The five-time champion (2004-08) is into the Round of 16 for the 18th consecutive year. He has not missed the second week of the US Open since his debut appearance in 2000. Federer improved to 88-13 overall at Flushing Meadows.

"I think what matters the most for me is that I am in the fourth round, after those two slow starts. Give myself another opportunity to do better, and I did," Federer said. "You almost tend to forget what happened and you move forward."

Evans admitted that he was outgunned and outclassed. "Obviously I didn't play my best today, but he got on top of me early and it was difficult. I guess he has every shot, so it's not ideal to have an opponent that has every shot.

"I think he won 92%, I saw on the board, of his first serves, and that's not good for me. So I just couldn't get in his games, and getting up on the serve, he returned well when I got my serve in. But no free points was tough, as well."

Federer was on the front foot from the start, breaking for 4-2 behind a sublime drop volley winner and a blasted backhand pass. Showtime Federer was in full flow, leaping for a spinning overhead smash in the next game. And he would streak to an early lead in the second set, breaking to love in the fourth game.

It was a clinical performance from the Basel native. A wayward approach from Evans gave Federer a break to open the third set, and while the Brit would draw level in the next game, it wasn't enough. The 38-year-old did not allow his opponent to establish any rhythm, eventually crossing the finish line with a service winner.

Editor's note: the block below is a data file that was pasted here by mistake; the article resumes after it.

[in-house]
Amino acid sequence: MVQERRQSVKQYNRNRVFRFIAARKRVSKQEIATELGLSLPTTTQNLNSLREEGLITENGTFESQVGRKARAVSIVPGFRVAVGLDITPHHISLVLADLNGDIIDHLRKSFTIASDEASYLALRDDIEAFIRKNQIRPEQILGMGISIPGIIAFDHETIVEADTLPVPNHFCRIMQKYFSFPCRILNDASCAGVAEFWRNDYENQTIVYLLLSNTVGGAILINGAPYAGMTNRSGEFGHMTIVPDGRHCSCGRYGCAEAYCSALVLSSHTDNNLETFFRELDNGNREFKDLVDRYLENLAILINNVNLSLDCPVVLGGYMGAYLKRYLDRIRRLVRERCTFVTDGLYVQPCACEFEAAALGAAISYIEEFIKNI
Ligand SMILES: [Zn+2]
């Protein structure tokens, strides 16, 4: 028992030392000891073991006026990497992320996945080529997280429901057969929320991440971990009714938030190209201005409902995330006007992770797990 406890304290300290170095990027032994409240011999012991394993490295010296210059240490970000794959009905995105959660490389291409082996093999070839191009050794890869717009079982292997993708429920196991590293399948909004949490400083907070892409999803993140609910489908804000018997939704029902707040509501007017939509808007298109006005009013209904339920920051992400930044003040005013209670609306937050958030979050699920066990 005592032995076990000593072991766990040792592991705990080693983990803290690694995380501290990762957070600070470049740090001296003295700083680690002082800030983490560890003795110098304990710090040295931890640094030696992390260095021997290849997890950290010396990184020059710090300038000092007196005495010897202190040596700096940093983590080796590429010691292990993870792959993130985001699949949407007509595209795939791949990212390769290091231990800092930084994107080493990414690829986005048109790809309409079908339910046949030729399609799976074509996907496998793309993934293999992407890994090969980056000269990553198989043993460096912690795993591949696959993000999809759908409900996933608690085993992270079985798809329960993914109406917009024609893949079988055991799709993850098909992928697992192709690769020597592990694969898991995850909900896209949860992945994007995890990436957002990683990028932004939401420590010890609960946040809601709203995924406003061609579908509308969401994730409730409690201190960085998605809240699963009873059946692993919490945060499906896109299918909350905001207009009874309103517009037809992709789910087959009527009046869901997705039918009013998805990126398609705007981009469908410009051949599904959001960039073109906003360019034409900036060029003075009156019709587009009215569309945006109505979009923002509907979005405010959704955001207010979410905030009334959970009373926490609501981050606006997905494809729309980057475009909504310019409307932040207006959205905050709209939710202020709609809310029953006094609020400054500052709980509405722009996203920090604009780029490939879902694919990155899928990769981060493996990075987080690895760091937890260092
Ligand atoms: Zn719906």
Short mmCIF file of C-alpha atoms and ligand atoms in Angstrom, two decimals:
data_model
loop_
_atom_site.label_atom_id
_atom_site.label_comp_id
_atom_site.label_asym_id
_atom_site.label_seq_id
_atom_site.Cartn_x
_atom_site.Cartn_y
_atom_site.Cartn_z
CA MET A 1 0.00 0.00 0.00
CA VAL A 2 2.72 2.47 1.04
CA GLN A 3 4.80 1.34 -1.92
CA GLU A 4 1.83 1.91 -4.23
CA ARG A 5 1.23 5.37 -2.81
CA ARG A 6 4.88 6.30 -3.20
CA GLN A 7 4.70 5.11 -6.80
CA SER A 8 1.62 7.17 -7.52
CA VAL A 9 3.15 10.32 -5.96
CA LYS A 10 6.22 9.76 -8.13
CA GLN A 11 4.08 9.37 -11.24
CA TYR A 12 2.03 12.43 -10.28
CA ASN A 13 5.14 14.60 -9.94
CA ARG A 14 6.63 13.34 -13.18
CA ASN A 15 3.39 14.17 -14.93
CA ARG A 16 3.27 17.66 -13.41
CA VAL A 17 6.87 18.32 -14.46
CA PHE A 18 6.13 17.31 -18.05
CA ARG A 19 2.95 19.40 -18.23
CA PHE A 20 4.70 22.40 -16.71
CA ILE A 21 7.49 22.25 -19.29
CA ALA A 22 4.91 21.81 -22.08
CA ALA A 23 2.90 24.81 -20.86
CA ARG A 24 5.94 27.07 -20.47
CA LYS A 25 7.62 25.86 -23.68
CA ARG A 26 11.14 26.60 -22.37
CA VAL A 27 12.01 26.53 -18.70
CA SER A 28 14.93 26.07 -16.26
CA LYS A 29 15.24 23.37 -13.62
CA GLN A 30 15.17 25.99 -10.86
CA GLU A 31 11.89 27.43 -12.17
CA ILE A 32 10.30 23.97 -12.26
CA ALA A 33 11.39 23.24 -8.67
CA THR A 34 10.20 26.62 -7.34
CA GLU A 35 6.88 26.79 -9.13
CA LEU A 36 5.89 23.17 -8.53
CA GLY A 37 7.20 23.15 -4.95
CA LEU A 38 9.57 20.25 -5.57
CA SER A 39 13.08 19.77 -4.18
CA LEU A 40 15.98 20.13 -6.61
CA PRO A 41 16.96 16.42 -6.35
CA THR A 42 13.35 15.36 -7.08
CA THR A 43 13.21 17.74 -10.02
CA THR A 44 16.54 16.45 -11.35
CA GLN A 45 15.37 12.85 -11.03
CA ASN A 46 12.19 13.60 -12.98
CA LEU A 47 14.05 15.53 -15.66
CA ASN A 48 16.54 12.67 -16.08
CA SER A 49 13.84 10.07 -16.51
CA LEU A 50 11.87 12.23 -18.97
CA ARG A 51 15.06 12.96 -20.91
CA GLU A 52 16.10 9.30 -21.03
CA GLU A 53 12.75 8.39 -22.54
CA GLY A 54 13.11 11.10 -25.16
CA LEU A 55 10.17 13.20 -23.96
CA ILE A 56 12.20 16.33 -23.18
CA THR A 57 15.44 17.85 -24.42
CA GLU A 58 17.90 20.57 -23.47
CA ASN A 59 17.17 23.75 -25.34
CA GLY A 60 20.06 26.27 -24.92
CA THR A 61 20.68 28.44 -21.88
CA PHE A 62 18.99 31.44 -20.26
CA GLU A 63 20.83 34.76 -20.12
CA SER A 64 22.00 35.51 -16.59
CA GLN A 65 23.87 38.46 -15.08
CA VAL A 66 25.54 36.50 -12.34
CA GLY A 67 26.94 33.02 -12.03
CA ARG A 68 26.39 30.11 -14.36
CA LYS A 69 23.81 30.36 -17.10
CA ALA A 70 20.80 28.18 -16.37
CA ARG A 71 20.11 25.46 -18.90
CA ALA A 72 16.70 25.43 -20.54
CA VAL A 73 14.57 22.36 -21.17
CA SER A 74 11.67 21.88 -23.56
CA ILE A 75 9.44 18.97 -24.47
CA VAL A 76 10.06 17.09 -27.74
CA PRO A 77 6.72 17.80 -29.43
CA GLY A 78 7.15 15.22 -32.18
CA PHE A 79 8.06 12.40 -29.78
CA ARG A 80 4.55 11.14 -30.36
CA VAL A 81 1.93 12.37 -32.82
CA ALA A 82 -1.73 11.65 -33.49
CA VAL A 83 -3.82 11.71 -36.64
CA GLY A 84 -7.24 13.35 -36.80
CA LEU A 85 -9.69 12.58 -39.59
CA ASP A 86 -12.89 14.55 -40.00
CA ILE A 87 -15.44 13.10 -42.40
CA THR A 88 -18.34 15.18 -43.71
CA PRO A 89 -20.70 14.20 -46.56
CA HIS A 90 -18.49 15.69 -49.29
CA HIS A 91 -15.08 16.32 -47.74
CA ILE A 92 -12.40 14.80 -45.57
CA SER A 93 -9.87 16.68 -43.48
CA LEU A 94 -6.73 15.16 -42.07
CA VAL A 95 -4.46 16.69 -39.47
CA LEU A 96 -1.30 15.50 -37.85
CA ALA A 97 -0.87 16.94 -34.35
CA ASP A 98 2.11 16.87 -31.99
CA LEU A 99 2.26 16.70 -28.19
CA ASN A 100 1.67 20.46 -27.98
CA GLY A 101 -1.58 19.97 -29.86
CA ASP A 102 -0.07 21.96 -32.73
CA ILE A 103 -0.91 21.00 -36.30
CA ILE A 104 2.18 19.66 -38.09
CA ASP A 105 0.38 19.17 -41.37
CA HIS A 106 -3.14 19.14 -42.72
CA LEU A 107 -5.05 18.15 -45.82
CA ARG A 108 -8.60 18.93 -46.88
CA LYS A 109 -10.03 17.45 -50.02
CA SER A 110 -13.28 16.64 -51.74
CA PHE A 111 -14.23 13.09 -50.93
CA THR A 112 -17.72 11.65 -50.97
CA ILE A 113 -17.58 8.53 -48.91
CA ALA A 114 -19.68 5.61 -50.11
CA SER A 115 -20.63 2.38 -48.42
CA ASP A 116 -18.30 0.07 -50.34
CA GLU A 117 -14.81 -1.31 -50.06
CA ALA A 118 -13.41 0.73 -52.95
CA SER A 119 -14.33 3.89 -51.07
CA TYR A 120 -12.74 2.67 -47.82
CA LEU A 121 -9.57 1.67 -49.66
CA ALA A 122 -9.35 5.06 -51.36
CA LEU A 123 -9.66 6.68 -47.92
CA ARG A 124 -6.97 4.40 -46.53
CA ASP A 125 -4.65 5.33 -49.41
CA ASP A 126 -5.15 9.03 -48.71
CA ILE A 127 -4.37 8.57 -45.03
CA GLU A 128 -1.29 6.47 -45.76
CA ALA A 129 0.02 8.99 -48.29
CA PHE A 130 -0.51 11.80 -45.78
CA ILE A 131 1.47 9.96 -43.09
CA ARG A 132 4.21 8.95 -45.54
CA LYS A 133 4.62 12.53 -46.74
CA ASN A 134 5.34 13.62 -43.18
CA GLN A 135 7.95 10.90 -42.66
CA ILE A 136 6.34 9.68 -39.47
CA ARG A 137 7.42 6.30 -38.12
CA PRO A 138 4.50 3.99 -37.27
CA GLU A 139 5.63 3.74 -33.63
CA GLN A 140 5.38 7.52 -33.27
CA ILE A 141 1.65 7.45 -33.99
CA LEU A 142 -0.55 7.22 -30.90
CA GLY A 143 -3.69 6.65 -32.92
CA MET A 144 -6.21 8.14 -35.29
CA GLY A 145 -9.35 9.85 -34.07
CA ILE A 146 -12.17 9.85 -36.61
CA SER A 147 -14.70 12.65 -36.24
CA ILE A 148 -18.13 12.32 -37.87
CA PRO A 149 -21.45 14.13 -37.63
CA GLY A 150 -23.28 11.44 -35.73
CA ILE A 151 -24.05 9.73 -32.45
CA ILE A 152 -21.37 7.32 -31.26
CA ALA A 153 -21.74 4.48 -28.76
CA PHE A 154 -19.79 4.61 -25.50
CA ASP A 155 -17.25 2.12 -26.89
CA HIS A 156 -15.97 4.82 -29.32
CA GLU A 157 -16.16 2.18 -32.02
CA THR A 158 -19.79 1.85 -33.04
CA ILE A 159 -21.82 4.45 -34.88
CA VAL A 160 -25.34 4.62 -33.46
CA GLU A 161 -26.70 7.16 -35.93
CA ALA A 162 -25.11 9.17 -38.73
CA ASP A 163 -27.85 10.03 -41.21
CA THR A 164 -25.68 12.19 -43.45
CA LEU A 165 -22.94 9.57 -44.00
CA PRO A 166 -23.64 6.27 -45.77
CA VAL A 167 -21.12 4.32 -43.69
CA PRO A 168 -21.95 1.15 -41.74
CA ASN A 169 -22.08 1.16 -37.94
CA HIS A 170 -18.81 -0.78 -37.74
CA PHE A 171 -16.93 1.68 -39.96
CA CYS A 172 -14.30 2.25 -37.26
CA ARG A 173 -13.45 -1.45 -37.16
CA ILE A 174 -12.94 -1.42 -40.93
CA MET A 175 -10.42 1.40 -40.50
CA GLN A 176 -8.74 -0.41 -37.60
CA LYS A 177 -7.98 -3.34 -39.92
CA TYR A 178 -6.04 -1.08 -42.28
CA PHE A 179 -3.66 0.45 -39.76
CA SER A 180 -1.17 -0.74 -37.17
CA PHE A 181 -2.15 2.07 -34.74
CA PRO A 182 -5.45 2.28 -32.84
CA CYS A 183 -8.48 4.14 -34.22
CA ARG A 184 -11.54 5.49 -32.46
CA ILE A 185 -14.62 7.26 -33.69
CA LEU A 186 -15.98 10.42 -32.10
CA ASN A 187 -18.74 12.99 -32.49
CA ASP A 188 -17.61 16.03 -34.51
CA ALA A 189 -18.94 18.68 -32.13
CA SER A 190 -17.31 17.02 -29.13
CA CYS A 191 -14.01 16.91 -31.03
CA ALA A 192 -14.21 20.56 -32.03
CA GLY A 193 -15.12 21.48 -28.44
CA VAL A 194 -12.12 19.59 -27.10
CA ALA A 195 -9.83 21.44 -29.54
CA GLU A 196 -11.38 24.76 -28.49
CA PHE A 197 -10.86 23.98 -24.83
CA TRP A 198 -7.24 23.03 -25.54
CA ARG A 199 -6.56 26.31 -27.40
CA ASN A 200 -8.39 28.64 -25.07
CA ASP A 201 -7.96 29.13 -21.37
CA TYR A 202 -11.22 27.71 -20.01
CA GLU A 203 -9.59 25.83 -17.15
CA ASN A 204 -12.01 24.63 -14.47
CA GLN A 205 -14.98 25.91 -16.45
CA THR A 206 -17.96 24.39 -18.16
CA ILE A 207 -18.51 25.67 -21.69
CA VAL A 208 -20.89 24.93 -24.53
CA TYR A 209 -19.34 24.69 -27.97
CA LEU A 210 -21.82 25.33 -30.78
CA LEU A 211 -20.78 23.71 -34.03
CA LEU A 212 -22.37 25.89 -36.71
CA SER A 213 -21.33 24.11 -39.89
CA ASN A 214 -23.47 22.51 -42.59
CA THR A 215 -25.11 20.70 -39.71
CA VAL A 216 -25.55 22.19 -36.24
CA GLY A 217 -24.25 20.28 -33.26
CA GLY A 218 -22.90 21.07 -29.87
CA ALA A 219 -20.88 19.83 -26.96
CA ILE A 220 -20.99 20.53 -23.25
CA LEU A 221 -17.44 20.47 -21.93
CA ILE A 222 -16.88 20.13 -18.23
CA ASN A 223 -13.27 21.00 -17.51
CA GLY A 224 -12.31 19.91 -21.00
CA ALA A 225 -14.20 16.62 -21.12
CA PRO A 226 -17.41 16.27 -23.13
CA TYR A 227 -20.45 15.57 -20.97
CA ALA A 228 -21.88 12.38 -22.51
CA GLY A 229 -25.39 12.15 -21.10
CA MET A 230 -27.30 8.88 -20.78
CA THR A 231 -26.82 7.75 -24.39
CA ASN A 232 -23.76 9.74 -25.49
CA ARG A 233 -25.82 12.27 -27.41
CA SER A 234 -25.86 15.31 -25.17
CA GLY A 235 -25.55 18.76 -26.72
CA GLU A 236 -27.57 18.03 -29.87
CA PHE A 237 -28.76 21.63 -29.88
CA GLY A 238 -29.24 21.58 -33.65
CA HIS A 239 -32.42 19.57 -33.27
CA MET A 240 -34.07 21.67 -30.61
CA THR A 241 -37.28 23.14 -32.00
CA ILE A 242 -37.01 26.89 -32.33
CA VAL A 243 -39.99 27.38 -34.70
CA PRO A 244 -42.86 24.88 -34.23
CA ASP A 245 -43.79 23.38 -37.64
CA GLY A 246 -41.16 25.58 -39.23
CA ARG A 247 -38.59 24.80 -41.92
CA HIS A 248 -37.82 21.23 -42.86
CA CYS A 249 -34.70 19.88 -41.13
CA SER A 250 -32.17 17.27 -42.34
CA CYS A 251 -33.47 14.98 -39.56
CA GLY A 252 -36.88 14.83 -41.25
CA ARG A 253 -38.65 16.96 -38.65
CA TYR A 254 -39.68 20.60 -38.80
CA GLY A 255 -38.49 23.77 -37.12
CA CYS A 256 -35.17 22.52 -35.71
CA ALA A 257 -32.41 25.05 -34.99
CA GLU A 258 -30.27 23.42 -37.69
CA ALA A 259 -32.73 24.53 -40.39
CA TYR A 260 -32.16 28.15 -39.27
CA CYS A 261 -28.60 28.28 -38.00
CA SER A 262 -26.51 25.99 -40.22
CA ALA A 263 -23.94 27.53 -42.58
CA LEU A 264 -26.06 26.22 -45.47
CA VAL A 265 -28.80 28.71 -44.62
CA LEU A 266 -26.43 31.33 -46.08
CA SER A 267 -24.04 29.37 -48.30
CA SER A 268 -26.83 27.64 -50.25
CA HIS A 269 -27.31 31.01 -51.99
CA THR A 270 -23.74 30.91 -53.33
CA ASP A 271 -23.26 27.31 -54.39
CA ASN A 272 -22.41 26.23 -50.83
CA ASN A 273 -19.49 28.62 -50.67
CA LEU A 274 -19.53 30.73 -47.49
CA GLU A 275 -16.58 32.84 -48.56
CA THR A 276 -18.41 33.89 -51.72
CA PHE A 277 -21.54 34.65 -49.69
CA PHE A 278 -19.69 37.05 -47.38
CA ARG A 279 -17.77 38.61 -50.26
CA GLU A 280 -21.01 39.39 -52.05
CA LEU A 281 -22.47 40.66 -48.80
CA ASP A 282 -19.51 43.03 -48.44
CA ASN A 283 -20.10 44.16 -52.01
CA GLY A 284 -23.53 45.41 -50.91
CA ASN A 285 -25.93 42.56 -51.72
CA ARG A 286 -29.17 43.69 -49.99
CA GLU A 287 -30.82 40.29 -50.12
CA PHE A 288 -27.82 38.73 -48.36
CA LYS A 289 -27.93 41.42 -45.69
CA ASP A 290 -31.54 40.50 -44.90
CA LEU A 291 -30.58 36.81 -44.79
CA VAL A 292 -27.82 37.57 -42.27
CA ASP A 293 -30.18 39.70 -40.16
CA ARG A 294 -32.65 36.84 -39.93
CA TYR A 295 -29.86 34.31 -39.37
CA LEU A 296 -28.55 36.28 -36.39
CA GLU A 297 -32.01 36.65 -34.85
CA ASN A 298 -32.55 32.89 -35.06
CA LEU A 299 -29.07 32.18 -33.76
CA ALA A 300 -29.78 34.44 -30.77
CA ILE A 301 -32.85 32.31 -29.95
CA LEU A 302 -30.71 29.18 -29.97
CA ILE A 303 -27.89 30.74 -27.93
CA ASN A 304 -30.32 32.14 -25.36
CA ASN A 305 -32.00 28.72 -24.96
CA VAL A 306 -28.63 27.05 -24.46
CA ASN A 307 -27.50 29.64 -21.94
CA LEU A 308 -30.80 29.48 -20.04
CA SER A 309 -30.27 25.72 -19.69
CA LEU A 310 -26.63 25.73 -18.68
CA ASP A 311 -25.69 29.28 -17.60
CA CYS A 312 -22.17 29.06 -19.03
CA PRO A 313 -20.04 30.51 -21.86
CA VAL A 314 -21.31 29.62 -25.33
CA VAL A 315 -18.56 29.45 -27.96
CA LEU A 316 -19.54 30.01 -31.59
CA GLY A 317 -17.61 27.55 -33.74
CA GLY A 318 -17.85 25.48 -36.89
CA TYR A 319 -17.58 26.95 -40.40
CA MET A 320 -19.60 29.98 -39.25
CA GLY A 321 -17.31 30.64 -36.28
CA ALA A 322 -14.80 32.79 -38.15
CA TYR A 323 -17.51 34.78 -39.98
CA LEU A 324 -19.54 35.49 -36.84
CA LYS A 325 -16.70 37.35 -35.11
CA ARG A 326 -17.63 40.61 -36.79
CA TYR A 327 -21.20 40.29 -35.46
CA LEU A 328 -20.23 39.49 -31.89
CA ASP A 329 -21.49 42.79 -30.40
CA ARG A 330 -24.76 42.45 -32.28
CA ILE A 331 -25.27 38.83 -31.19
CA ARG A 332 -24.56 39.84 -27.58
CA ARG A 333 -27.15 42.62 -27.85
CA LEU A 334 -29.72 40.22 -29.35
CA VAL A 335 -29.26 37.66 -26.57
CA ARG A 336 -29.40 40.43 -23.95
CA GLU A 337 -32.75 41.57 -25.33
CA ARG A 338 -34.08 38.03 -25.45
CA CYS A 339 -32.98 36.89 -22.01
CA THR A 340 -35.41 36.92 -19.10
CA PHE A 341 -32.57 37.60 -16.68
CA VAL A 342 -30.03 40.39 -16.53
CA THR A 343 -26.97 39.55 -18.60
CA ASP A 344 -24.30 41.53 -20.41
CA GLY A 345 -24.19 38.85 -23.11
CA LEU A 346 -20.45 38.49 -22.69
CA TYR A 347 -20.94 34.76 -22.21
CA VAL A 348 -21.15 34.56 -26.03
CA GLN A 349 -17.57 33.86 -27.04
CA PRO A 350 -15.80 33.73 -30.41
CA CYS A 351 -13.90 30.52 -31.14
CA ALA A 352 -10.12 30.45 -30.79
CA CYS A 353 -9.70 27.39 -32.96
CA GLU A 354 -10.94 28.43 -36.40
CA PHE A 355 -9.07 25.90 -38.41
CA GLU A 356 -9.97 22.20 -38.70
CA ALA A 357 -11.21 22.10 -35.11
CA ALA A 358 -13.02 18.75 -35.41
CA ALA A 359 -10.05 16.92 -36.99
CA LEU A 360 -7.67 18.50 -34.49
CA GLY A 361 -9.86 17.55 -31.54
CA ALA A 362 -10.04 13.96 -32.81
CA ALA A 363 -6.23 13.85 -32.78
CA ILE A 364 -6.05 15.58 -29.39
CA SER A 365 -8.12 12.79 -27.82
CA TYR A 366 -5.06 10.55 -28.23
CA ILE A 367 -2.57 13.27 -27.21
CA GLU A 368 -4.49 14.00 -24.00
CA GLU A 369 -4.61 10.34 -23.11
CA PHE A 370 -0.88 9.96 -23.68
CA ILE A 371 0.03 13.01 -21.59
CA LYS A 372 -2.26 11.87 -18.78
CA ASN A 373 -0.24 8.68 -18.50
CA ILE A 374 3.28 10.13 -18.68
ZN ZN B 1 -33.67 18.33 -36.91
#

Federer, who qualified for a 17th ATP Finals with a first-round victory over Sumit Nagal, also prevailed in four sets in a second-round win over Damir Dzumhur. Against Evans, he improved to 3-0 in their ATP Head to Head, defeating the Brit at three of the four Grand Slams. He also triumphed at Wimbledon in 2016 and earlier this year at the Australian Open.

The World No. 3 will next face 15th seed David Goffin, who beat 2017 semi-finalist Pablo Carreno Busta of Spain 7-6 (5), 7-6 (9), 7-5. The Belgian hit 52 winners and won 76 per cent (19/25) of his trips to the net.

Goffin trails Federer 1-8 in their ATP Head to Head series. Goffin recorded his lone victory two years ago during the semi-finals of the 2017 ATP Finals.

Date: 31 August 2019, Source: ATP

Federer again overcomes slow start, beats Dzumhur in US Open 2nd round

Third seed Roger Federer shook off a slow start against Damir Dzumhur in their second-round clash on Wednesday at the US Open, rounding into form to produce a 3-6, 6-2, 6-3, 6-4 victory.

The Swiss, competing in his 100th US Open match (87-13), remained flawless in second-round matches in New York (19-0). Federer was made to work once again, having also dropped the opening set in his first-round clash on Monday against Indian qualifier Sumit Nagal. The five-time US Open champion hadn't won from a set down in consecutive matches since 2014 Dubai (d. Djokovic and Berdych).